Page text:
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Tuesday, Aug. 5, 2008


Detail goals before raising taxes: Ibuki

Staff writer

Before initiating any hike in the 5 percent consumption tax, the ruling bloc must clearly articulate to voters what policies it will pursue and its priorities in line with a higher levy, new Finance Minister Bunmei Ibuki said Monday.

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Speculation is rife that Friday's appointment of Ibuki and Kaoru Yosano as economic and fiscal policy minister means Prime Minister Yasuo Fukuda wants to raise the consumption tax to cover ballooning social security costs. Both new ministers are considered advocates of a higher consumption tax.

"Before we ask voters to make a judgment, we need to show them what kind of public services will be offered and what financial resources will be used," Ibuki said in a joint interview.

Thus he wants the Liberal Democratic Party-New Komeito ruling coalition to include its "ideas on permanent financial resources" when it issues tax reform proposals by year's end.

In last year's tax reform proposals, the coalition skipped mention of either when or by how much the consumption tax would be raised, fearing a voter backlash.

"After that, when we draft a budget, we can say which policies need to be carried out and offer a way to secure permanent financial resources," Ibuki said, ruling out, however, the issuance of deficit-covering government bonds that would thus force the increased state debt burden on the next generation.

Ibuki, who served as LDP secretary general before he was appointed finance minister, said he will look into other financial sources that may be available for spending, including reserves in special accounts worth nearly ¥40 trillion.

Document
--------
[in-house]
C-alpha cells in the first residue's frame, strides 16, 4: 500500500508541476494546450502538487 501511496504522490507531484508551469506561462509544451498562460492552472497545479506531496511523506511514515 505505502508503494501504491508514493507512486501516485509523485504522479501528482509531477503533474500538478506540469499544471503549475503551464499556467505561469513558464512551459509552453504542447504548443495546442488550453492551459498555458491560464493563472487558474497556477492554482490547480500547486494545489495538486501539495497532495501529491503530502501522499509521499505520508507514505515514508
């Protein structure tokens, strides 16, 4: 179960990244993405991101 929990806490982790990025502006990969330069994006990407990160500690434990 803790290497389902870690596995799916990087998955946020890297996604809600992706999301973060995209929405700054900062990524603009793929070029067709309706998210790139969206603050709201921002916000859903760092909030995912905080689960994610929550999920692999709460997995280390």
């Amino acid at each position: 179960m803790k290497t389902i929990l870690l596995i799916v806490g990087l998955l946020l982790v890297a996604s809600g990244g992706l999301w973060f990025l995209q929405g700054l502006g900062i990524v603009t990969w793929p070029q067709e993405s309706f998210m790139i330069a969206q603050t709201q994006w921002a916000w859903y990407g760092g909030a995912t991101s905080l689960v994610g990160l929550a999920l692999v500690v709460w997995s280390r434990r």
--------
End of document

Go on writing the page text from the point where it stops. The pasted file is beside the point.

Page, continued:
"We will consider if funds accumulated in the past can be spent," he said, adding the ministry will carefully consider first if such funds should be used.

"Fiscal reconstruction could be likened to global warming," Ibuki said. "If we use a lot of energy right now, we will have to pass on a damaged Earth to the next generation."

The major task of Fukuda's new administration is to ensure resources to cover growing social security costs. But Ibuki said higher cigarette and road-related taxes are unlikely scenarios.

In 2004, the Pension Law was revised to increase government funding of the pension program from one-third to a half by 2009.

"Raising the cigarette tax is one option," he said. "But we should discuss this in the context of health issues and lowering medical costs."

He also said road-related taxes should be used primarily for road-related expenses, not for social welfare spending. Fukuda earlier in the year, however, agreed to consider freeing up some of these tax revenues for purposes not related to roads, implying social spending.

Commenting on a further stimulus package for small and midsize companies suffering from rising prices of oil and raw materials, Ibuki said the ministry first needs to analyze which industry is suffering the most and having the hardest time raising retail prices.

"Normally rising costs should be reflected in retail prices," he said. "But if there is a time gap or some other reason that a price hike cannot be carried out, we should help."

Significant events in Hori's career

1986 — Lands job at Sumitomo Corp.

1991 — Receives MBA from Harvard Business School.

1992 — Establishes Globis Corp. and starts offering MBA courses in Tokyo.

1993 — Starts offering MBA courses in Osaka.

2006 — Opens the Graduate School of Management, Globis University.

2008 — Graduate School of Management becomes educational corporation.

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The Japan Times

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